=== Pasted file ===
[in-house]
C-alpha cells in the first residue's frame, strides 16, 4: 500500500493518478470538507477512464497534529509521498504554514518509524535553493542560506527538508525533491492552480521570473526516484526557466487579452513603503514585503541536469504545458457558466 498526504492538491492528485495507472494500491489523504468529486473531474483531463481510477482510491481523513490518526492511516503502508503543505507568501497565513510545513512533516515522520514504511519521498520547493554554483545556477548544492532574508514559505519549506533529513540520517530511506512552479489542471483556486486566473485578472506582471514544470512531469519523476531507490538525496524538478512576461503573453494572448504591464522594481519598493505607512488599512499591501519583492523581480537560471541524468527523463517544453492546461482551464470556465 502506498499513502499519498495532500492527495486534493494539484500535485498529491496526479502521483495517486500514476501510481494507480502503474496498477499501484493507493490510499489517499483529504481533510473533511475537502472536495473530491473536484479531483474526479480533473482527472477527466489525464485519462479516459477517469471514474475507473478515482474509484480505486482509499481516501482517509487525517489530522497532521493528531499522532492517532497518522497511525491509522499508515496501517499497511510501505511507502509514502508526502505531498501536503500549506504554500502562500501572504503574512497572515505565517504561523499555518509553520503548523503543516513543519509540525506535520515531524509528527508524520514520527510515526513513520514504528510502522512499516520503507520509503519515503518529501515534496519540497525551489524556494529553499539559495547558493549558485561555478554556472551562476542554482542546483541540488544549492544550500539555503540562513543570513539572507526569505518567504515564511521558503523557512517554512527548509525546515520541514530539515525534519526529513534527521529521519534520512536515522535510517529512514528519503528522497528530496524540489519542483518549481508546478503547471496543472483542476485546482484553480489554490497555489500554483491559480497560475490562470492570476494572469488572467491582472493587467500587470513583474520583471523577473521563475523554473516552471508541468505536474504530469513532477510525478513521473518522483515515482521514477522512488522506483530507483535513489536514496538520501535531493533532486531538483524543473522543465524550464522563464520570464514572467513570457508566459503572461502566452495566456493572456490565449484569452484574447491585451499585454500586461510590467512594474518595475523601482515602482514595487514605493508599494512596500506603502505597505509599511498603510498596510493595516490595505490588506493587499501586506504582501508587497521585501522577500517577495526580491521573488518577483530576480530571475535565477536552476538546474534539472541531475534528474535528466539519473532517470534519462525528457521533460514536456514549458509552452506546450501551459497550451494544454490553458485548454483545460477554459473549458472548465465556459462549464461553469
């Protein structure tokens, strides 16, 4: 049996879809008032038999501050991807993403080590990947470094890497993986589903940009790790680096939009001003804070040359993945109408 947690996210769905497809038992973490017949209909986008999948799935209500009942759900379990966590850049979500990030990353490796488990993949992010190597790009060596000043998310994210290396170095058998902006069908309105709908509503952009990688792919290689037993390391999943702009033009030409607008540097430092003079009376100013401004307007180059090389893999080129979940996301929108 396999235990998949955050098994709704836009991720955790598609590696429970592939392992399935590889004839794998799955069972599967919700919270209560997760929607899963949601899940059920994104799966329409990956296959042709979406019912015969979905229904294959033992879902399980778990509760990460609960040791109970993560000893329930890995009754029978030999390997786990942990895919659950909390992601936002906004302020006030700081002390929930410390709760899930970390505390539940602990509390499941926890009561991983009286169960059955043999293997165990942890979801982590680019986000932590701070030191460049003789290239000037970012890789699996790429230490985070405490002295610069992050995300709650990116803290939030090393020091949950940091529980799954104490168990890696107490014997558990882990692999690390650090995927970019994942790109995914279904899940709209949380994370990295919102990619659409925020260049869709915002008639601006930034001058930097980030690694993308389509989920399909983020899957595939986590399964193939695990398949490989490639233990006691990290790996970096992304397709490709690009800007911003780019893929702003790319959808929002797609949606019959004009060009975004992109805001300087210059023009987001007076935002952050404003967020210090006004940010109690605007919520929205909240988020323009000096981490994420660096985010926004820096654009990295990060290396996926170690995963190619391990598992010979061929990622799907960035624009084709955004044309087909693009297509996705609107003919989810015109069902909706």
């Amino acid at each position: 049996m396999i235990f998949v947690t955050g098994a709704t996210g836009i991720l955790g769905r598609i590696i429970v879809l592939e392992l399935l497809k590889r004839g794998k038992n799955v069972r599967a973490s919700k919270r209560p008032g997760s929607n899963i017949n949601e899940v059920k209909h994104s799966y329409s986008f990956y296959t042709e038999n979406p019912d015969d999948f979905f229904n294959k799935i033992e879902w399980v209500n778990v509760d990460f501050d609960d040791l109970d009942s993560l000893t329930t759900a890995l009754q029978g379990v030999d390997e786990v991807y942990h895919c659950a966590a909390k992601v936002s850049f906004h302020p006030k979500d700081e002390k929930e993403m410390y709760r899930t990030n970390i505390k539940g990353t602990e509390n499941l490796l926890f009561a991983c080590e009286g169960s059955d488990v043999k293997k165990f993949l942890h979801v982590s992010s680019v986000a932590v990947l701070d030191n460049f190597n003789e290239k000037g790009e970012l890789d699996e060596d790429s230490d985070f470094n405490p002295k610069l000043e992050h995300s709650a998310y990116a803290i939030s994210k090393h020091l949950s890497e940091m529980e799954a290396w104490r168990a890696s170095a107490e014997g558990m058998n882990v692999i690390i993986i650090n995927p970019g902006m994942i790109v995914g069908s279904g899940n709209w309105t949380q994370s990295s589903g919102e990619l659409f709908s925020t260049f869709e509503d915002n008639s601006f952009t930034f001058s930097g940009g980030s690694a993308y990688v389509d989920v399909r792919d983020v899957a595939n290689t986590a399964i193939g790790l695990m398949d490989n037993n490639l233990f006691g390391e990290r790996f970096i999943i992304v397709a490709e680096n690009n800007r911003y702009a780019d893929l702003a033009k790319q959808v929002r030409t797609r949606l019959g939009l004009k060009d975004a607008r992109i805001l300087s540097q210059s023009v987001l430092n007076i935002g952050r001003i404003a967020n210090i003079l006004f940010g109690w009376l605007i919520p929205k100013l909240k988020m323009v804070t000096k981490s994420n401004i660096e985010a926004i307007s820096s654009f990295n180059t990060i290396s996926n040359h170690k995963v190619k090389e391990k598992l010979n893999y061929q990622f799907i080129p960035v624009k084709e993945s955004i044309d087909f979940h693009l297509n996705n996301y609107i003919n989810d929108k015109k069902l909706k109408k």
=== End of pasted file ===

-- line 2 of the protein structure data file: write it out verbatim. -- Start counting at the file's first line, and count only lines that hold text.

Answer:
C-alpha cells in the first residue's frame, strides 16, 4: 500500500493518478470538507477512464497534529509521498504554514518509524535553493542560506527538508525533491492552480521570473526516484526557466487579452513603503514585503541536469504545458457558466 498526504492538491492528485495507472494500491489523504468529486473531474483531463481510477482510491481523513490518526492511516503502508503543505507568501497565513510545513512533516515522520514504511519521498520547493554554483545556477548544492532574508514559505519549506533529513540520517530511506512552479489542471483556486486566473485578472506582471514544470512531469519523476531507490538525496524538478512576461503573453494572448504591464522594481519598493505607512488599512499591501519583492523581480537560471541524468527523463517544453492546461482551464470556465 502506498499513502499519498495532500492527495486534493494539484500535485498529491496526479502521483495517486500514476501510481494507480502503474496498477499501484493507493490510499489517499483529504481533510473533511475537502472536495473530491473536484479531483474526479480533473482527472477527466489525464485519462479516459477517469471514474475507473478515482474509484480505486482509499481516501482517509487525517489530522497532521493528531499522532492517532497518522497511525491509522499508515496501517499497511510501505511507502509514502508526502505531498501536503500549506504554500502562500501572504503574512497572515505565517504561523499555518509553520503548523503543516513543519509540525506535520515531524509528527508524520514520527510515526513513520514504528510502522512499516520503507520509503519515503518529501515534496519540497525551489524556494529553499539559495547558493549558485561555478554556472551562476542554482542546483541540488544549492544550500539555503540562513543570513539572507526569505518567504515564511521558503523557512517554512527548509525546515520541514530539515525534519526529513534527521529521519534520512536515522535510517529512514528519503528522497528530496524540489519542483518549481508546478503547471496543472483542476485546482484553480489554490497555489500554483491559480497560475490562470492570476494572469488572467491582472493587467500587470513583474520583471523577473521563475523554473516552471508541468505536474504530469513532477510525478513521473518522483515515482521514477522512488522506483530507483535513489536514496538520501535531493533532486531538483524543473522543465524550464522563464520570464514572467513570457508566459503572461502566452495566456493572456490565449484569452484574447491585451499585454500586461510590467512594474518595475523601482515602482514595487514605493508599494512596500506603502505597505509599511498603510498596510493595516490595505490588506493587499501586506504582501508587497521585501522577500517577495526580491521573488518577483530576480530571475535565477536552476538546474534539472541531475534528474535528466539519473532517470534519462525528457521533460514536456514549458509552452506546450501551459497550451494544454490553458485548454483545460477554459473549458472548465465556459462549464461553469